What if you could integrate robotic parts with you’re own body. Well actually, you already can. In fact mind controlled robotic technology has been around in various forms for a while now. The only problem is it’s accessibility – unless you were willing to receive a brain implant, the only other options were external brain activity monitors, which for obvious reasons were inaccurate.
But now a team at Carnegie Mellon University – according to a paper published in Science Robotics – have developed a more accurate method of monitoring brain activity without the need for an implanted device.
Using a noninvasive Brain Control Interface (BCI) which utilises a variety machine learning and sensing techniques to pick up signals from deep within the brain, the team demonstrated the robot arms ability to continuously track a computer mouse and cursor smoothly – the first time such a thing has been done.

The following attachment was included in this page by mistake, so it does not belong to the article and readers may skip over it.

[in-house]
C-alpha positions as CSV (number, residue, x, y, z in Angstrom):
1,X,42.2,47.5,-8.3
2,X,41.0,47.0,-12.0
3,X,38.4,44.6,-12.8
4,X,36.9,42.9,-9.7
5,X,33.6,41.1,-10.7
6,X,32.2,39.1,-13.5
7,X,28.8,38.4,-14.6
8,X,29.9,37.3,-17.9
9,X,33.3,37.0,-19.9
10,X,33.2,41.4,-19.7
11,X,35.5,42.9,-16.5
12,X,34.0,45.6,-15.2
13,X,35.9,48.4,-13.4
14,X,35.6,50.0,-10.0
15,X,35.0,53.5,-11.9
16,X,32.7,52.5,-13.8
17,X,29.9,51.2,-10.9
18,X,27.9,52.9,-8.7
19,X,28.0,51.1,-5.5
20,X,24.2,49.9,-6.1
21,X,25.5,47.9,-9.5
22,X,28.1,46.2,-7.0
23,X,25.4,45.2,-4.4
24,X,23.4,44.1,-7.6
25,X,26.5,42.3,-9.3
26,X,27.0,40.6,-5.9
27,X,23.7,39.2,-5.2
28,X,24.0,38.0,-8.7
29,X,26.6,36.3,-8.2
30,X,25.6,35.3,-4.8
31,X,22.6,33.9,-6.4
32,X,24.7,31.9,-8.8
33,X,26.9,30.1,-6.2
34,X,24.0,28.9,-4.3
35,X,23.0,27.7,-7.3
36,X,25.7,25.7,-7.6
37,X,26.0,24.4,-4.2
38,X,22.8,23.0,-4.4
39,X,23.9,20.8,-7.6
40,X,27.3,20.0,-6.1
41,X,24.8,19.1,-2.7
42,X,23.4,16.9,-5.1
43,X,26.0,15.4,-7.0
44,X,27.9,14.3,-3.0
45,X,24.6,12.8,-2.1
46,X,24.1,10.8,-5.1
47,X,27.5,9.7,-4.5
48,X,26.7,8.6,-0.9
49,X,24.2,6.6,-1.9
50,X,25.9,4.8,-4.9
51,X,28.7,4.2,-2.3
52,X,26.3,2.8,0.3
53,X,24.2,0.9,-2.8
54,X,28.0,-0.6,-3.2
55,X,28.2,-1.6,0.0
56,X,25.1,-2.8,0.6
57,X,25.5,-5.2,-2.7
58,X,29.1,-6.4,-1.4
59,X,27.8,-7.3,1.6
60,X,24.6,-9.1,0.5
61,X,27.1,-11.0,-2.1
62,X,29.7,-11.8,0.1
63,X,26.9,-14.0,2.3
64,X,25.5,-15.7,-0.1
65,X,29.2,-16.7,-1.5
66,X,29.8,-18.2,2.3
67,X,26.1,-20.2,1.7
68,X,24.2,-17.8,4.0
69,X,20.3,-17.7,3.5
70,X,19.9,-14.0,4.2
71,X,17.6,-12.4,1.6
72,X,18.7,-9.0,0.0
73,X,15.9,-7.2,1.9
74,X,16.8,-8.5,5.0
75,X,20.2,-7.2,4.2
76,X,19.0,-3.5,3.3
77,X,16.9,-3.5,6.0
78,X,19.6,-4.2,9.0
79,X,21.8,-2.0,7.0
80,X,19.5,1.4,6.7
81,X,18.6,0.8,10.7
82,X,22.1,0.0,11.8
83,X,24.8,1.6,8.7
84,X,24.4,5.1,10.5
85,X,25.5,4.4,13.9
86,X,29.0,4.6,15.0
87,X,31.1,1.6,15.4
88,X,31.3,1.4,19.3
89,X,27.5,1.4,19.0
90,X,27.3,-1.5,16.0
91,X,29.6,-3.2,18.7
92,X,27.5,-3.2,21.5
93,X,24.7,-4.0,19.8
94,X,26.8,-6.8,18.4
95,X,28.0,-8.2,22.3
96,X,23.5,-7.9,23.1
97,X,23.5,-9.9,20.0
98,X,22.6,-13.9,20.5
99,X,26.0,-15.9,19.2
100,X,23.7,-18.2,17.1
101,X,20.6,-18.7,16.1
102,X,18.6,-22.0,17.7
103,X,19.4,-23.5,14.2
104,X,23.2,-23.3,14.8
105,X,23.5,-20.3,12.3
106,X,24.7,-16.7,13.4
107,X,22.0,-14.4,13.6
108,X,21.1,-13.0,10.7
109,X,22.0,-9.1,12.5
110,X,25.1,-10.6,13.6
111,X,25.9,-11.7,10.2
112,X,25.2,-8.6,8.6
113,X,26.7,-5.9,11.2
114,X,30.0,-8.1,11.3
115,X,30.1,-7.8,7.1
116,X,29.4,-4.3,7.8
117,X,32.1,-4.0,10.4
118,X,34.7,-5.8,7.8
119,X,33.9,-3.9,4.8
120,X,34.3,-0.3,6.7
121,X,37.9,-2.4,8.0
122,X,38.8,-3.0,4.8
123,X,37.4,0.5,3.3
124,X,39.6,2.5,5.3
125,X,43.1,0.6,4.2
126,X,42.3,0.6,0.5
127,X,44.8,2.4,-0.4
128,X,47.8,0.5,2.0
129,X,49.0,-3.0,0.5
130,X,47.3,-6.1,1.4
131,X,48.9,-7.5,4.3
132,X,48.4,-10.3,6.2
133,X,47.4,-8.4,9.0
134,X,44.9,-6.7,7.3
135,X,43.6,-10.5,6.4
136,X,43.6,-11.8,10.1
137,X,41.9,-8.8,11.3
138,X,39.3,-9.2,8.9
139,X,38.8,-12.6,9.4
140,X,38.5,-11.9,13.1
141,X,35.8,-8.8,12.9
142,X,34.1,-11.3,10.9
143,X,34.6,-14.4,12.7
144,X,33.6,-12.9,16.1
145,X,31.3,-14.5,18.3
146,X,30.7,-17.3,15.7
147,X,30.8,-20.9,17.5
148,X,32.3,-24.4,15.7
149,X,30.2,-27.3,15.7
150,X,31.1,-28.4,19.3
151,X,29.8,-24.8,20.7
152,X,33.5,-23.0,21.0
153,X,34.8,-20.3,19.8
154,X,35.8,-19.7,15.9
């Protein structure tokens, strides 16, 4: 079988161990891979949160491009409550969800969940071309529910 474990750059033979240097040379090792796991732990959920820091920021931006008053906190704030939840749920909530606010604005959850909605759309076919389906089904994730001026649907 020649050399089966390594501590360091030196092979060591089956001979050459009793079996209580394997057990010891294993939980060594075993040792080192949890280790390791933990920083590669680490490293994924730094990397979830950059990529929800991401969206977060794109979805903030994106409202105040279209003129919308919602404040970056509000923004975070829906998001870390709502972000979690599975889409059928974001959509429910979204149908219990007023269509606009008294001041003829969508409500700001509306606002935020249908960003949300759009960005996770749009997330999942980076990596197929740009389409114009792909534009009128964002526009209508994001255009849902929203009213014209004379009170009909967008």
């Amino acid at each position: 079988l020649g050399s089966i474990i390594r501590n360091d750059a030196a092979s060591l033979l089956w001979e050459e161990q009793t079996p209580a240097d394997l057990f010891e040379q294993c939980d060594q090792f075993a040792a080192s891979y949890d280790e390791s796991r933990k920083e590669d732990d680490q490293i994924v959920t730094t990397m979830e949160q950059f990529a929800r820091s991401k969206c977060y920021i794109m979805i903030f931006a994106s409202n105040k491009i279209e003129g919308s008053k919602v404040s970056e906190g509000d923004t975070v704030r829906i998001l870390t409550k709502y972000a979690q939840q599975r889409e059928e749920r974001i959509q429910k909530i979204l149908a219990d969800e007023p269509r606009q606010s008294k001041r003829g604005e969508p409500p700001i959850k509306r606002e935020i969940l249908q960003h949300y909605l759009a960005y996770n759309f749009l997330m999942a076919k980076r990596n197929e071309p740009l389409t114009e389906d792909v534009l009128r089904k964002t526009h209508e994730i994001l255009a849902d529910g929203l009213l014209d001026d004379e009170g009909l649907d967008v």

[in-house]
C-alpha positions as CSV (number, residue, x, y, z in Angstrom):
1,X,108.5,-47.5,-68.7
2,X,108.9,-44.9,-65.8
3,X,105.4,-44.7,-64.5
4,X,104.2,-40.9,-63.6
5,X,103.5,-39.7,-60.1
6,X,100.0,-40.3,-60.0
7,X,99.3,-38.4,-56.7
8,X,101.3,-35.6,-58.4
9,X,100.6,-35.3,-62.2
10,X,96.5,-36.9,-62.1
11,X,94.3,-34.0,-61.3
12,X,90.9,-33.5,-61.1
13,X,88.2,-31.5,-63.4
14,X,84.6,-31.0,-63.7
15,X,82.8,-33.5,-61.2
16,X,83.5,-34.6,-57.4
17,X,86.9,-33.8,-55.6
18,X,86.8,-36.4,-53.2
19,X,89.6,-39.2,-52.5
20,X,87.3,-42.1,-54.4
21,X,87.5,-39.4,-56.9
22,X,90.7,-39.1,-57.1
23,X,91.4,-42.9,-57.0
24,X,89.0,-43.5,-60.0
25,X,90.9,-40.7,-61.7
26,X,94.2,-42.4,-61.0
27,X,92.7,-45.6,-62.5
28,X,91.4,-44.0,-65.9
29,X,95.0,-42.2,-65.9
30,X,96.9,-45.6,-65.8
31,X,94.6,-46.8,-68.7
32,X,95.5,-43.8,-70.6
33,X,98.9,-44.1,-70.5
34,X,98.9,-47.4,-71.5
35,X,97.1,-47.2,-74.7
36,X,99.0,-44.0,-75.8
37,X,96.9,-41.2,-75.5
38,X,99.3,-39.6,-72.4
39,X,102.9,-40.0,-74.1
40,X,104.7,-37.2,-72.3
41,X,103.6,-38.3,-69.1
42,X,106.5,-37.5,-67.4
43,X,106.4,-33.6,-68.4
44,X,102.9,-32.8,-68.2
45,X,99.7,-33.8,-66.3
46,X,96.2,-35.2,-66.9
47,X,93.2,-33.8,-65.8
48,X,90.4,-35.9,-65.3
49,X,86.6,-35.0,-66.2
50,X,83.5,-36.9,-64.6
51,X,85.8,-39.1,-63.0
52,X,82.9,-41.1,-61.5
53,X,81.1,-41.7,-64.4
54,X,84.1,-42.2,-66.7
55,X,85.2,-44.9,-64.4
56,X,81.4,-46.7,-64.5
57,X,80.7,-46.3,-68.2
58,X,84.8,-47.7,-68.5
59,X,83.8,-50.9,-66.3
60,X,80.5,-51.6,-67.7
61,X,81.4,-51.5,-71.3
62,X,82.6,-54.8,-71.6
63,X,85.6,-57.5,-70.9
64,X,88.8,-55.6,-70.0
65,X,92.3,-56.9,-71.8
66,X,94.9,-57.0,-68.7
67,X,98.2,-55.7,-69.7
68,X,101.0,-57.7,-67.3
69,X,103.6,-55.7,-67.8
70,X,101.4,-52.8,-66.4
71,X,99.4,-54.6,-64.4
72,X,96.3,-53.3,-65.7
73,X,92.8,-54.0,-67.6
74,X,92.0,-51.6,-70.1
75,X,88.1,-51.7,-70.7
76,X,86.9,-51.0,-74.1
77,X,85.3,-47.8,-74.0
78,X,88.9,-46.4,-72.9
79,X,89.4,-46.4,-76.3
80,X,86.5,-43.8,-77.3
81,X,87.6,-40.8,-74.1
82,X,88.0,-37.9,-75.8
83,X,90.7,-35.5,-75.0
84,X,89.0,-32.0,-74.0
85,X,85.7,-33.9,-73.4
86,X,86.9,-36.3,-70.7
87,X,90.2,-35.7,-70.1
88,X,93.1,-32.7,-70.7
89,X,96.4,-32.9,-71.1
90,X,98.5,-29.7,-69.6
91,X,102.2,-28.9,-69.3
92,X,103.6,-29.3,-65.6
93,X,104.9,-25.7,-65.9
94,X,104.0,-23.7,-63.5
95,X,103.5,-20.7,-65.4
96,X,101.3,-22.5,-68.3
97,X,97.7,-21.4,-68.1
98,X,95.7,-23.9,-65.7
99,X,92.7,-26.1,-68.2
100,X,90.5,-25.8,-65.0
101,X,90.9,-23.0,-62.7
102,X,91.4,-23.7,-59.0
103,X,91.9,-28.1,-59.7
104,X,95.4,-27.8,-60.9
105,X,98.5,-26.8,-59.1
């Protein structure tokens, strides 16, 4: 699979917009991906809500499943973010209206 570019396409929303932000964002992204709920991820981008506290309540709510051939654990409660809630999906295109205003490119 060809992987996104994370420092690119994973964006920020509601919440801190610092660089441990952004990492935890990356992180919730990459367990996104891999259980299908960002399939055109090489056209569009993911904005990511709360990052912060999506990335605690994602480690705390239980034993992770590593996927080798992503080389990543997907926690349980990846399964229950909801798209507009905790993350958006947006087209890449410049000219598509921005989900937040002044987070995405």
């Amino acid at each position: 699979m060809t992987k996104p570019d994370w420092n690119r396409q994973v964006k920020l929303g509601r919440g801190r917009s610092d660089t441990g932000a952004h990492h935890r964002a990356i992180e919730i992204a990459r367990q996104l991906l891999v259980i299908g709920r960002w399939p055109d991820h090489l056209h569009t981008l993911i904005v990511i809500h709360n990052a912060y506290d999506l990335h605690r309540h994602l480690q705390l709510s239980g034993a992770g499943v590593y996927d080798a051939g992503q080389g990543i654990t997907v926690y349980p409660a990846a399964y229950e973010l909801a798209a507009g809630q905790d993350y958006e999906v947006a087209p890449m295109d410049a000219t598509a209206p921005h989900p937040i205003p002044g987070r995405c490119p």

The technology used to track this brain activity is an electroencephalogram (EEG) headset – a system being put to use by researchers around the world working on similar projects. As the CMU team highlight in their paper, the lowered risk and cost of external monitoring systems make EEG headsets far more accessible than brain implants – which would require surgery and would likely only benefit particular individuals.
The capabilities demonstrated so far show great potential. People with disabilities affecting movement will likely be the first to benefit from this technology, but as neural decoding continues to improve it’s likely that mind controlled devices will benefit everyone – perhaps being the next logical step in how we interact with technology.